GAINESVILLE, Fla. (AP) — As Florida coach Will Muschamp walked out of the postgame interview area, he turned to Solomon Patton and said, “Stand up, Solomon, or they can’t see you.”
Not on this night, coach. Patton stood out.
Patton turned two short receptions into touchdowns, helping the 18th-ranked Gators beat Arkansas 30-10 Saturday night. The 5-foot-9 senior nicknamed “Solo” was pretty close to being a one-man show in the Swamp.
“He’s having a special year,” Muschamp said.
Patton finished with six catches for a career-high 124 yards. He also ran for a first down. But his longest gains went the distance and were key to Florida (4-1, 3-0 Southeastern Conference) winning its ninth consecutive game in the series and 10th in a row at home.
Tyler Murphy, making his first start at Florida Field, completed 16 of 22 passes for 240 yards and three scores — another efficient and effective outing from a fourth-year junior who couldn’t get on the field the last three years.
“I’m getting a lot more comfortable,” Murphy said. “It feels good.”
The Razorbacks (3-3, 0-2) ran the ball well early — against the league’s best defense — but fell behind on Loucheiz Purifoy’s interception return in the second quarter for a touchdown and faded from there.
“Obviously disappointed,” Arkansas coach Bret Bielema said. “It’s not a lot of fun. We had too many issues — dropped balls, a pick-six, a couple missed tackles that resulted in an easy 14 points for them. Playing a ranked opponent on their home turf, you can’t do those things and expect to win.”
Purifoy had a sack and forced fumble in the first quarter, extending Florida’s streak with a takeaway to 16 games. The Gators also have intercepted a pass in eight straight games.
Arkansas looked sharp for a bit, gashing the Gators on the ground and taking a 7-0 lead on Jonathan Williams’ nifty, cutback run. Williams started left, slammed into defensive end Ronald Powell, bounced out of the would-be tackle and then headed the other direction. He picked up a block from quarterback Brandon Allen and pretty much walked into the end zone for a 4-yard score.
But it was ended up being one of the few bright spots for Arkansas, which hasn’t beaten Florida since 1982 — a decade before the Razorbacks entered the SEC.
Things might be worse for the Razorbacks, too. Starting cornerback Will Hines broke a bone in his right arm and left the field on a cart, and starting center Travis Swanson re-injured a sprained knee.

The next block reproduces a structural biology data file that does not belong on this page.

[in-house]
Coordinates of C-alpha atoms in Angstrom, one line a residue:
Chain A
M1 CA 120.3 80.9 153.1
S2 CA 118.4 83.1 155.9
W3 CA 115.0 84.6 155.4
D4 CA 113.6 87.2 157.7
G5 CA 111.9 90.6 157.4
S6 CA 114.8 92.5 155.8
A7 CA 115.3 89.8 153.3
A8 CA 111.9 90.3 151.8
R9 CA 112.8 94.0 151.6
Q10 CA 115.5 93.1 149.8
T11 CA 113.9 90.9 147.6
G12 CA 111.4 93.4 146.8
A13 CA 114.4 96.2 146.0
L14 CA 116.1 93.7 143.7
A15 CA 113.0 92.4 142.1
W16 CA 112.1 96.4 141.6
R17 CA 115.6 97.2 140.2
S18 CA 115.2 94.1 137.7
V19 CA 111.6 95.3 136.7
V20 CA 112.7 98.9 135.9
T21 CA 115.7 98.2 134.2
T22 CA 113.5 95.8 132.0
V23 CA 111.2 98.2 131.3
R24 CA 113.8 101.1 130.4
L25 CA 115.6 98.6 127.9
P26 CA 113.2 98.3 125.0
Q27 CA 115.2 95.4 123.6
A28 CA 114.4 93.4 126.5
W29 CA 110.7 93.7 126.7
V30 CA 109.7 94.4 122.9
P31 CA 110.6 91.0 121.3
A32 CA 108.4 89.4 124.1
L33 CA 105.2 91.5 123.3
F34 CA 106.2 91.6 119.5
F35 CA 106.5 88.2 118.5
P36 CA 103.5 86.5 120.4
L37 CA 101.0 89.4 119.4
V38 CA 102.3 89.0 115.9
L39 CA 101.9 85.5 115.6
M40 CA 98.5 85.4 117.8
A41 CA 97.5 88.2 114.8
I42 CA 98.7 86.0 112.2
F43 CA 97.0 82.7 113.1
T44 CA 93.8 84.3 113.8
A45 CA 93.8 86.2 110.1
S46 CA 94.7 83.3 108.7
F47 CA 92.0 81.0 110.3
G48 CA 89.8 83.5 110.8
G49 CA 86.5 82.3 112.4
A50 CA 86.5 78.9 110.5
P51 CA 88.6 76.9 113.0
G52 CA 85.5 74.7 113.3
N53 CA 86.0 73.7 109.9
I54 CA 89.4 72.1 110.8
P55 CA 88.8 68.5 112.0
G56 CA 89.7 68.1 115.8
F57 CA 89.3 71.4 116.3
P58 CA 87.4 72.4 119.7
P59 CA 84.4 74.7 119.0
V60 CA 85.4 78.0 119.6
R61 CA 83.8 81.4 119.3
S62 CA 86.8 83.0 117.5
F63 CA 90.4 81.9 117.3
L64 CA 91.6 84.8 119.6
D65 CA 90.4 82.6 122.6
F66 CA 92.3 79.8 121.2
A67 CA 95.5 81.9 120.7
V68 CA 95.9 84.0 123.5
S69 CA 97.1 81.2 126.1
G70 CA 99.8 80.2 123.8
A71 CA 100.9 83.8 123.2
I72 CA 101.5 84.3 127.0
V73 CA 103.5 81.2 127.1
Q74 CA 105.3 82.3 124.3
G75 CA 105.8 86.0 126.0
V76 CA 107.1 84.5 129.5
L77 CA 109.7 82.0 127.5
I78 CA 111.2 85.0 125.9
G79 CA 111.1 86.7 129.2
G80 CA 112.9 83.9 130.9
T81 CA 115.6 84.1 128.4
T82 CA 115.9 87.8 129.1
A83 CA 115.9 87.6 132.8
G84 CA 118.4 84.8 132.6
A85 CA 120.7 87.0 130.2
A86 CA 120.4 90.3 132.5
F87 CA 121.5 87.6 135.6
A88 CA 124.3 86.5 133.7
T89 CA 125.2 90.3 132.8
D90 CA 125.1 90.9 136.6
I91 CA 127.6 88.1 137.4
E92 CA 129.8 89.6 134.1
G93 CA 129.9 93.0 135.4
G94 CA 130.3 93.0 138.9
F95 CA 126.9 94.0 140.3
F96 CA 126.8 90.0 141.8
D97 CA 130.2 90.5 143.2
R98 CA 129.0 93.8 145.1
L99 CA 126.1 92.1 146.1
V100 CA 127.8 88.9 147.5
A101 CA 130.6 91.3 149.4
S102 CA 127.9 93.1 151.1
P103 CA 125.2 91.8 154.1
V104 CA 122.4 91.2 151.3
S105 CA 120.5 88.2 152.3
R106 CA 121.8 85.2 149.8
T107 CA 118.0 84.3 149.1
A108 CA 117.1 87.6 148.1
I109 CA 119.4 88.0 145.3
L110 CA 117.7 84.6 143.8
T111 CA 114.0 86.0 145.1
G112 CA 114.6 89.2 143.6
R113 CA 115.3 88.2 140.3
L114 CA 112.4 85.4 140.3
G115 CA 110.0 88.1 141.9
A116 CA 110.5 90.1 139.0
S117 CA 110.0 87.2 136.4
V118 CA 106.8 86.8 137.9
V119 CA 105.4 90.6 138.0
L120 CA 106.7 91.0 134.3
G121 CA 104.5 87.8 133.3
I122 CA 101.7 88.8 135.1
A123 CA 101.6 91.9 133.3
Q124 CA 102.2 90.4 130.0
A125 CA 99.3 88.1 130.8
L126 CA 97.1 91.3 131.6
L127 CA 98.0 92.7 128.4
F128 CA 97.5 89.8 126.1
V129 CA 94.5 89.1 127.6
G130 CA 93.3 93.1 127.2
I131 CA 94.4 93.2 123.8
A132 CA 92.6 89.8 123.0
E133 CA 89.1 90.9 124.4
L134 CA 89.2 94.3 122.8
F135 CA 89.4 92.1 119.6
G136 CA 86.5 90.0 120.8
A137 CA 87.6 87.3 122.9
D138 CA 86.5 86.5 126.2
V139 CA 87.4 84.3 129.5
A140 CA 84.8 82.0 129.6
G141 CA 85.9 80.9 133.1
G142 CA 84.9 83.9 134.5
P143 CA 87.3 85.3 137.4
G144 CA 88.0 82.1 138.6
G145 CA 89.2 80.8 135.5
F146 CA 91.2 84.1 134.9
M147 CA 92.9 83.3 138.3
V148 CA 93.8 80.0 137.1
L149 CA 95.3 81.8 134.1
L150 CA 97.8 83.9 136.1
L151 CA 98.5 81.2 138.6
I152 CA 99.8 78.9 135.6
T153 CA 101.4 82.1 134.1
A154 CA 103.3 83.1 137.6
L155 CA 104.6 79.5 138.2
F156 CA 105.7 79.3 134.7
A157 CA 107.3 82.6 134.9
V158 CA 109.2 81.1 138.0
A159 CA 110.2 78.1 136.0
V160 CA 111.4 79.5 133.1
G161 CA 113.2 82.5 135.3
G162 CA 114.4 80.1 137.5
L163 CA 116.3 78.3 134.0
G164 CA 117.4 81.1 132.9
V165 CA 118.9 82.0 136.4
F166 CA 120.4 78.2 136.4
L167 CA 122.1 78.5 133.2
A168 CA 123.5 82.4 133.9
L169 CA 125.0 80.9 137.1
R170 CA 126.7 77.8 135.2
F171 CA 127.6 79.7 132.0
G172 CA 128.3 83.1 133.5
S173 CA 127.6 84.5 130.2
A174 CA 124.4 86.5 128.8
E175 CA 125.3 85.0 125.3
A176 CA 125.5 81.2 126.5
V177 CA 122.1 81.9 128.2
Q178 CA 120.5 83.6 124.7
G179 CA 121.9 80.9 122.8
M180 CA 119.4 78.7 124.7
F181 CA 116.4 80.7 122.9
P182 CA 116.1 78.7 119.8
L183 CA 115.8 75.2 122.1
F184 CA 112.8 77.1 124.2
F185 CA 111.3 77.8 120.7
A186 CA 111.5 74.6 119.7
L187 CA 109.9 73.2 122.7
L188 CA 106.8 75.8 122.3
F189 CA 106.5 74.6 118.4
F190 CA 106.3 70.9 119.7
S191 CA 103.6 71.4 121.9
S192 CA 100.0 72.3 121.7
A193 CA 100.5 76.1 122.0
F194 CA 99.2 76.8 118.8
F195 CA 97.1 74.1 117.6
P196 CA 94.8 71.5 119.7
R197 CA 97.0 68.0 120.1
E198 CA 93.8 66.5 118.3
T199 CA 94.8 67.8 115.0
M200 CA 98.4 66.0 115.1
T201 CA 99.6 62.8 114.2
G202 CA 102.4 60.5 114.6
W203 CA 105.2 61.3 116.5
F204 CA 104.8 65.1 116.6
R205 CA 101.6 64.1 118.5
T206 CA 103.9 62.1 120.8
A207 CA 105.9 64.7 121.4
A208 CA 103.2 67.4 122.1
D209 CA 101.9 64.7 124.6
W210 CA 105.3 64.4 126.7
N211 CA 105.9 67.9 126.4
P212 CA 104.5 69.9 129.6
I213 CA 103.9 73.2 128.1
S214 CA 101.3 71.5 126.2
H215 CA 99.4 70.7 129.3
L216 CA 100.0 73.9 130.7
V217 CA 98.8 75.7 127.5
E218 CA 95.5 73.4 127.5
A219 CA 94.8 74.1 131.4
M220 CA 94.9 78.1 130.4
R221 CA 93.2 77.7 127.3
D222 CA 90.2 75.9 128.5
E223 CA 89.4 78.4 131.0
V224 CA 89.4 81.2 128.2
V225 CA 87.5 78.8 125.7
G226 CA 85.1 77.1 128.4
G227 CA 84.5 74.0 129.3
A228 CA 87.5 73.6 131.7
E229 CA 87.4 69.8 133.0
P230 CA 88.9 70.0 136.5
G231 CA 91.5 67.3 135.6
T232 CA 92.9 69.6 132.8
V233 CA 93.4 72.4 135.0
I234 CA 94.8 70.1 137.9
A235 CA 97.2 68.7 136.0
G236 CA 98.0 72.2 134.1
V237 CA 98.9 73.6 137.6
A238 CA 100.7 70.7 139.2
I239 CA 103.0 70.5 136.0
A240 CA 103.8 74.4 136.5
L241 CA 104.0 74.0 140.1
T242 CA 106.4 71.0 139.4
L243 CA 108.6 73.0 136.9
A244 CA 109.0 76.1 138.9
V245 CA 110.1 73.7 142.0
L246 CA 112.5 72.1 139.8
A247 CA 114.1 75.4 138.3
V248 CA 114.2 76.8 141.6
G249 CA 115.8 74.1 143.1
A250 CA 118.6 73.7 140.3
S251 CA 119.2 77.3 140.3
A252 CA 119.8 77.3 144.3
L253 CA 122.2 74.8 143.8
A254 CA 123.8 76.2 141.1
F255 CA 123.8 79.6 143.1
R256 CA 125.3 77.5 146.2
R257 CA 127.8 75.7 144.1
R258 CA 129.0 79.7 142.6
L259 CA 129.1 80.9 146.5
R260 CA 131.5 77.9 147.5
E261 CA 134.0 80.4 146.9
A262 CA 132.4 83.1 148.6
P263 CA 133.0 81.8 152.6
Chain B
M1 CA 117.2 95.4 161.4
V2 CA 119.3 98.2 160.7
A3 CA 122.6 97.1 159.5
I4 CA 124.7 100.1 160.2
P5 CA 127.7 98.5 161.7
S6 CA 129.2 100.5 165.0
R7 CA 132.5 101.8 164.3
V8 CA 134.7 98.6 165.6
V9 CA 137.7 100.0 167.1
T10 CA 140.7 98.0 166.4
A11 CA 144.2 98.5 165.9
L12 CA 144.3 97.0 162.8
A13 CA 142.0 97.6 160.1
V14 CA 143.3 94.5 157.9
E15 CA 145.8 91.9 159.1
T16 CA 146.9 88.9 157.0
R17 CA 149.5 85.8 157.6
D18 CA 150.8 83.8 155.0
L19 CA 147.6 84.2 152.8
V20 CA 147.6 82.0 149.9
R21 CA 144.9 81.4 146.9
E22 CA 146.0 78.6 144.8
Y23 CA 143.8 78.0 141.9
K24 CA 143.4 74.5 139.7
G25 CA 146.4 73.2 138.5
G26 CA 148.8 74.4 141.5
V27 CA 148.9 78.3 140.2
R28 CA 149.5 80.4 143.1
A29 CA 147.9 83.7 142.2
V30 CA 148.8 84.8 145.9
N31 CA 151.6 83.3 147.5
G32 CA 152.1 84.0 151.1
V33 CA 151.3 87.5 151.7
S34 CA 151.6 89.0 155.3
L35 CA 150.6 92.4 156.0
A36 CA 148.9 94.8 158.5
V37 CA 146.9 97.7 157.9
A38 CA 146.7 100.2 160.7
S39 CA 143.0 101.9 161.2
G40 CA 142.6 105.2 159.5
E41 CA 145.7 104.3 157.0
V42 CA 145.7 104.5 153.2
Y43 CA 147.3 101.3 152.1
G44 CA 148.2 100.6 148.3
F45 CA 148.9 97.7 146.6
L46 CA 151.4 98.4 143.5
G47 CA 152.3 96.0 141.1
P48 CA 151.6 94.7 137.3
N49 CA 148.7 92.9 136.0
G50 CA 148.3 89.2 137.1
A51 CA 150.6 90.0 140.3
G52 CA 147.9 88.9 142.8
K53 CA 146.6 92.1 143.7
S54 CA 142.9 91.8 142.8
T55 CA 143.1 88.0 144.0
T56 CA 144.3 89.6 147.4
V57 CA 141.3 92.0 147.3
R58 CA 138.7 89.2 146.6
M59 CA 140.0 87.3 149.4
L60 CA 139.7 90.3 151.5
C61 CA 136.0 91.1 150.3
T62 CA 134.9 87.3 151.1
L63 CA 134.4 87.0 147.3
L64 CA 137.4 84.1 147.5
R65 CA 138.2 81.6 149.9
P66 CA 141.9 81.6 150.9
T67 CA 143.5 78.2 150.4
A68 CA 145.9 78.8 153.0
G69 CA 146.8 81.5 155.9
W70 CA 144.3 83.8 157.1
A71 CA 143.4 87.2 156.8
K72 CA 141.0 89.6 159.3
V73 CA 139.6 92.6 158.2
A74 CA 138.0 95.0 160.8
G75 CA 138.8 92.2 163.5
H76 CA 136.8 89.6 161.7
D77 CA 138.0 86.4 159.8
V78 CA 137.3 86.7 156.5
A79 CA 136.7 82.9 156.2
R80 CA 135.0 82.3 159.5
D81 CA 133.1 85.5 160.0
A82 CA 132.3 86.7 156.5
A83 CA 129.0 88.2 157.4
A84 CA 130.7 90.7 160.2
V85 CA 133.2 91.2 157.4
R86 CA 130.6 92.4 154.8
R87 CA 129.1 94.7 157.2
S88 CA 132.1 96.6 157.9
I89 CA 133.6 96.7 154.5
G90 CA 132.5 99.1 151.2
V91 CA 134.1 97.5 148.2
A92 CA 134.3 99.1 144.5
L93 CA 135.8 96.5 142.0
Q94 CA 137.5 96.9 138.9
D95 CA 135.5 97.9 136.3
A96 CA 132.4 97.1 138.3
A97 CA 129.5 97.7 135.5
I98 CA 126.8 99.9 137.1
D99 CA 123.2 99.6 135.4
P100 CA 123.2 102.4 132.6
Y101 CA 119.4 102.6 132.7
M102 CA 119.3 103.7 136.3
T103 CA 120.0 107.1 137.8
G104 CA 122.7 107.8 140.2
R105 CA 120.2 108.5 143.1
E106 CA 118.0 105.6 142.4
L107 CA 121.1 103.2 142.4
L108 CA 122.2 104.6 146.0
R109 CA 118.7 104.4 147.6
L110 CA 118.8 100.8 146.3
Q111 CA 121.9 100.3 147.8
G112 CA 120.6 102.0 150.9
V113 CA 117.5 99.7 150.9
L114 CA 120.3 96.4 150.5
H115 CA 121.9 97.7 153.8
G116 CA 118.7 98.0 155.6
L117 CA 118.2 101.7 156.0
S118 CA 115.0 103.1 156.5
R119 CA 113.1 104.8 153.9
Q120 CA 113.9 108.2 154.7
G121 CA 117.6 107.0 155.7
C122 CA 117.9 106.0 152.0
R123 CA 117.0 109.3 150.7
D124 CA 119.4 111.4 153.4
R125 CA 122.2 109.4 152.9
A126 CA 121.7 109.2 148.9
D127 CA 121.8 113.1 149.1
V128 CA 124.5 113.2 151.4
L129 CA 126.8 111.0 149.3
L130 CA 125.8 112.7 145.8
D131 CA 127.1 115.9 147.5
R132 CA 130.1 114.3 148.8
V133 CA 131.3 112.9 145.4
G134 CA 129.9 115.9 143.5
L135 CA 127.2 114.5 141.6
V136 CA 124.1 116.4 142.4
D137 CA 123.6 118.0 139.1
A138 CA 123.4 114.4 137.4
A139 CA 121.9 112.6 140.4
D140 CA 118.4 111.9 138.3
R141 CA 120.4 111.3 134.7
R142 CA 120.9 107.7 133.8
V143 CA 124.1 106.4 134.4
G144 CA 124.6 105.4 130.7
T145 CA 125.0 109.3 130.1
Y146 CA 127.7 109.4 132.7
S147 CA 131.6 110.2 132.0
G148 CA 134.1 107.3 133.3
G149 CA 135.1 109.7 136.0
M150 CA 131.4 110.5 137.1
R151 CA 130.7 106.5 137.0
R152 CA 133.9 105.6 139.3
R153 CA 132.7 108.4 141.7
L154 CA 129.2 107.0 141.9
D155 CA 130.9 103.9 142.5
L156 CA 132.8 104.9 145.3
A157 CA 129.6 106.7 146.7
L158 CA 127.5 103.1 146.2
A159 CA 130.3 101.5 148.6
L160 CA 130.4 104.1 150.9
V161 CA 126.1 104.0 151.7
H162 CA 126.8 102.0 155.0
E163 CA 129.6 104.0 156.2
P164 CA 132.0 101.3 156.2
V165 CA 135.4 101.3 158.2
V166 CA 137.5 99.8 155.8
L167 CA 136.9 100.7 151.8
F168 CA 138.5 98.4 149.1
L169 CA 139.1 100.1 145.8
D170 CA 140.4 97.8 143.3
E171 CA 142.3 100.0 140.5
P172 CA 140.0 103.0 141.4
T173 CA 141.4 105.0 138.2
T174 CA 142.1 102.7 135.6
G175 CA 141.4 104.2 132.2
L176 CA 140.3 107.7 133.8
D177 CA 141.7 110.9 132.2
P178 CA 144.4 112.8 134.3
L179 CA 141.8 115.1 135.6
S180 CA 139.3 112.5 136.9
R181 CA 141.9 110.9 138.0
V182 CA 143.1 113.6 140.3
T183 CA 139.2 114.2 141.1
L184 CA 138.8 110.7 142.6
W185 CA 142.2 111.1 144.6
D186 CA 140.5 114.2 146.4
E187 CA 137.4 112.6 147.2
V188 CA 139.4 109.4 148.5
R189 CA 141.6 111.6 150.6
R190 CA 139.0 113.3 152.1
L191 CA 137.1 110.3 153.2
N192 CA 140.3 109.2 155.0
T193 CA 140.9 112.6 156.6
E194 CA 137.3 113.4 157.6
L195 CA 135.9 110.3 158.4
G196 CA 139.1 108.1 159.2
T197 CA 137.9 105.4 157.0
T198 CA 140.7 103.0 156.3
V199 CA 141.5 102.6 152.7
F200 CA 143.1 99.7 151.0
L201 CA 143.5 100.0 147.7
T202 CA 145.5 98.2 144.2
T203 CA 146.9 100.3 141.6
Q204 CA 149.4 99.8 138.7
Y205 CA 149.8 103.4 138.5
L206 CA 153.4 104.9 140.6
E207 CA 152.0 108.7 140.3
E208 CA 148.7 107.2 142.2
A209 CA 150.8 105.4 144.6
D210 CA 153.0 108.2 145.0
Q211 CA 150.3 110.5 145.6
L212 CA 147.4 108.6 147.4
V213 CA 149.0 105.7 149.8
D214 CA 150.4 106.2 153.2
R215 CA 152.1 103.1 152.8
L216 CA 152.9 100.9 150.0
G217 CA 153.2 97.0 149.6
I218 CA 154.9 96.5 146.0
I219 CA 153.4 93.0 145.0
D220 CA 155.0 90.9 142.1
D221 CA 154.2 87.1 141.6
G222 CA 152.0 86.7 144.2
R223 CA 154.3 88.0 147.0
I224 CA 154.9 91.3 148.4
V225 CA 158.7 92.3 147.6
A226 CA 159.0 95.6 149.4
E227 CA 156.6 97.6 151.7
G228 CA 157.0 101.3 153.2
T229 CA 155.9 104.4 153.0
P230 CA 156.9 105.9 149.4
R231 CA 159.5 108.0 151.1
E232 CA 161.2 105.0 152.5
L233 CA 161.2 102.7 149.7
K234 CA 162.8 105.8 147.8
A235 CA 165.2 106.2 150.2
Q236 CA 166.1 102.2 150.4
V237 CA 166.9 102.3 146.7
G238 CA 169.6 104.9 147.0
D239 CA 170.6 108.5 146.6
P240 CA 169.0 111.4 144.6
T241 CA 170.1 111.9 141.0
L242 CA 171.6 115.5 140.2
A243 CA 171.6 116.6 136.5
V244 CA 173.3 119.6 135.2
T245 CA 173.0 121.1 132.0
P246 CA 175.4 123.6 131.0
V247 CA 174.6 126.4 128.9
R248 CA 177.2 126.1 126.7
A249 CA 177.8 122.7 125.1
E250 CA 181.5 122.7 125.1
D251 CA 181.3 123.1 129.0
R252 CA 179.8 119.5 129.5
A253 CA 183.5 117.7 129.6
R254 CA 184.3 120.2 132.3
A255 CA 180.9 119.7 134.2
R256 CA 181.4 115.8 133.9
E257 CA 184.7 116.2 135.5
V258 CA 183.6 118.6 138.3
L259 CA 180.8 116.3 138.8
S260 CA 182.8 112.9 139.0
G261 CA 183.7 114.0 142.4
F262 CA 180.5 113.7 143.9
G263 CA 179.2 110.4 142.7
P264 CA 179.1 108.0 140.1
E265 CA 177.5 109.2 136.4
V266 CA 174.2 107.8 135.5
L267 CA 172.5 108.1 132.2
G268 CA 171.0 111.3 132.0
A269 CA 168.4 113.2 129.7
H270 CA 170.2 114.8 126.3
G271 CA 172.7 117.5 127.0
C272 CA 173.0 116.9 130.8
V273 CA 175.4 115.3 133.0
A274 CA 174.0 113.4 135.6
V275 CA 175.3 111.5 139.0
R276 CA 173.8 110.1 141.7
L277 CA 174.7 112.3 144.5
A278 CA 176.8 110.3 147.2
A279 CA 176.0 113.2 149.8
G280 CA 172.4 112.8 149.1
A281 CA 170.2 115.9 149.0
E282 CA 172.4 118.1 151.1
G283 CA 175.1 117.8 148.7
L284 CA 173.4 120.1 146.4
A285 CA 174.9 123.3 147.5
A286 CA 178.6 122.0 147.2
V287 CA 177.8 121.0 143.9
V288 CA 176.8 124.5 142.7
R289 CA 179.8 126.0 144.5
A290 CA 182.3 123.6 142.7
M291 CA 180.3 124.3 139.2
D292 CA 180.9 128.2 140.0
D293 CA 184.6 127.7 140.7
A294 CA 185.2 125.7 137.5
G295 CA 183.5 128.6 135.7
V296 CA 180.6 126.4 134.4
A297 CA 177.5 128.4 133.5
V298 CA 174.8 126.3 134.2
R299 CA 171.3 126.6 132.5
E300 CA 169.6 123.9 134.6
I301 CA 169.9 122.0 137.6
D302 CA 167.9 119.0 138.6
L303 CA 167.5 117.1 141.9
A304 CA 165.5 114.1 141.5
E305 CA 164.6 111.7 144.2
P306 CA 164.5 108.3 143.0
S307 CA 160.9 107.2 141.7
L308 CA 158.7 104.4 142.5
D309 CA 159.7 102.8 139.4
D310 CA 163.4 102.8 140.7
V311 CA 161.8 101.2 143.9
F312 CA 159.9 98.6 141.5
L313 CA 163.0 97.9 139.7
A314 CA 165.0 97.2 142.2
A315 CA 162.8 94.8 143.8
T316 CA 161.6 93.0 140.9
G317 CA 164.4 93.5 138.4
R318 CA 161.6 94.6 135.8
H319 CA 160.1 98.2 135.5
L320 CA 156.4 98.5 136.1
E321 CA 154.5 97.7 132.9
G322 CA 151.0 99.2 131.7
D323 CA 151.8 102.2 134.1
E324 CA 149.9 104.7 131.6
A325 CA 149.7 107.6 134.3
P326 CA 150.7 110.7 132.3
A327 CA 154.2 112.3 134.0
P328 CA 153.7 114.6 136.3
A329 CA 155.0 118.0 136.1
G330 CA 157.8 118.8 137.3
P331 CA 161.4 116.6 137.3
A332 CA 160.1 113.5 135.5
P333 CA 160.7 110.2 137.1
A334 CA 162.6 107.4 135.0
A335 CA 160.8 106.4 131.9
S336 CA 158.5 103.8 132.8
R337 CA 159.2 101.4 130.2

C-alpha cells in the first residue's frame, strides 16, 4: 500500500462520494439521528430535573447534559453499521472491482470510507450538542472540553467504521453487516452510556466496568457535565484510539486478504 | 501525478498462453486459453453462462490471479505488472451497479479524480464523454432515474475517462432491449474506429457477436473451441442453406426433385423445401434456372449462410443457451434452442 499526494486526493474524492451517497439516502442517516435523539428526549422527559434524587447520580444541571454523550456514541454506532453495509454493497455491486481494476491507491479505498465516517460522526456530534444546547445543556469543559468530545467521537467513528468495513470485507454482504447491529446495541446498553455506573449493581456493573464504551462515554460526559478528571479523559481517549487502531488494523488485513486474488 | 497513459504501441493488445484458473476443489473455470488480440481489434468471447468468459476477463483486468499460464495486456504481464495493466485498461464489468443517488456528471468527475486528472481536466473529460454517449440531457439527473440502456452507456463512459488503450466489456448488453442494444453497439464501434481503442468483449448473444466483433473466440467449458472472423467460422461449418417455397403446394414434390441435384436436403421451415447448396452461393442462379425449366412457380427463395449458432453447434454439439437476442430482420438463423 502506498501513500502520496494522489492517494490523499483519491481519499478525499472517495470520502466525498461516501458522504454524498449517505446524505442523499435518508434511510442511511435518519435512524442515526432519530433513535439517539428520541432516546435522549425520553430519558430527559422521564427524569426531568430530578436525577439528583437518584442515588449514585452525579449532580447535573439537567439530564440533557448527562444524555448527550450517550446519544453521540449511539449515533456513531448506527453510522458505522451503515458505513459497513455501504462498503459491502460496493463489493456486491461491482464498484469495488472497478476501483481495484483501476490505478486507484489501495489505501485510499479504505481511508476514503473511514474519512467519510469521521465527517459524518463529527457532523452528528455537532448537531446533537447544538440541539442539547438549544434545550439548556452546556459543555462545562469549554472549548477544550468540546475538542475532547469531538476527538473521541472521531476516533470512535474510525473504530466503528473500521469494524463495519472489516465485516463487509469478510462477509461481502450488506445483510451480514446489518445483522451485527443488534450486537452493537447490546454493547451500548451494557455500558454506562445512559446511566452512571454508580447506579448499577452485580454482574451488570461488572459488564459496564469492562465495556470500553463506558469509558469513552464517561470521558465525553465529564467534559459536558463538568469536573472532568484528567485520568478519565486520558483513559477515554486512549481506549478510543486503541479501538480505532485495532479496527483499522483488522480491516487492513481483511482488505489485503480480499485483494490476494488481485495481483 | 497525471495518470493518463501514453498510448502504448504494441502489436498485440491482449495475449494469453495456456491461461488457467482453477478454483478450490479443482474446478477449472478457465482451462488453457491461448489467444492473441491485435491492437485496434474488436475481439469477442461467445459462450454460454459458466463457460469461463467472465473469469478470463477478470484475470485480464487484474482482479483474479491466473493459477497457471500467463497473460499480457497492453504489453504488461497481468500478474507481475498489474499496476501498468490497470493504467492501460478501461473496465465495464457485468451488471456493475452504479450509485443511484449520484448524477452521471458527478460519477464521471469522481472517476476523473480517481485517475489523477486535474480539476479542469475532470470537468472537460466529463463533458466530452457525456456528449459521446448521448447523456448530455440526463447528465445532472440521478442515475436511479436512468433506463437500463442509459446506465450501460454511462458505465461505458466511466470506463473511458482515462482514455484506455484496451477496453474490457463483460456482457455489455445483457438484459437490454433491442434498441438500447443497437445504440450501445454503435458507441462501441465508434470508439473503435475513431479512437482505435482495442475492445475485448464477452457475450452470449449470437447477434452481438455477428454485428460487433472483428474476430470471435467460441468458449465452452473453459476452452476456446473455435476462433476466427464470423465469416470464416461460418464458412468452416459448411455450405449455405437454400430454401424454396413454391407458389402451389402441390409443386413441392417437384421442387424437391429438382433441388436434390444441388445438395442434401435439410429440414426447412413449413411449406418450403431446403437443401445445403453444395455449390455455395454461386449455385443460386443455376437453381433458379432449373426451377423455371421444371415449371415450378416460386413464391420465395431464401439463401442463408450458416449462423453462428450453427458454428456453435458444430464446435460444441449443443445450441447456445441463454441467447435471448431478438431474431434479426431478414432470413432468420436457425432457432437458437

Florida had one minor issue: center Jon Harrison was ejected for apparently making contact with an official. But he won’t miss next week’s game at LSU.
“He did something he shouldn’t have done,” Muschamp said, declining to elaborate.
Little else went wrong for the Gators.
Patton surely added to his highlight reel.
He got wide open on a 3rd-and-12 play with about 30 seconds to play in the first half, spun away from a defender and outran everyone else for a score that made it 17-7. He was equally elusive to start the third quarter. He took a short pass from Murphy, broke a tackle and scampered for a 38-yard score. His fourth touchdown of the season made it 24-7.
Florida has lacked offensive playmakers, especially at receiver, for years. But Patton, a speedy kid recruited to Gainesville by former coach Urban Meyer, is starting to look like a smaller version of Percy Harvin.
“It was a great feeling to be able to perform like that in front of all those fans,” Patton said. “I think I’ve definitely came a long way.”
So has Murphy, who has been better than expected in three games since replacing injured starter Jeff Driskel. His 9-yard shovel pass to Valdez Showers in the fourth quarter sent many of the Florida faithful home early and happy.
Florida’s defense was its typical dominant self. Although the unit allowed a season-high 115 yards rushing, most of those came in the first half.
Williams ran eight times for 32 yards. Alex Collins added 54 yards on 13 carries.
Allen completed 17 of 41 passes for 164 yards, with an interception and two sacks. He briefly left the game with a shoulder injury following a roughing-the-passer penalty against defensive end Dante Fowler Jr.
Allen’s bigger problem was the pick-six in the second quarter. Purifoy broke on a poorly thrown ball and took it 42 yards the other way.
“We had a lot of things not go our way,” Allen said. “There were some big momentum swings that we couldn’t get back to our side. … Their defense is No. 1 for a reason. They have a lot of speed on defense.”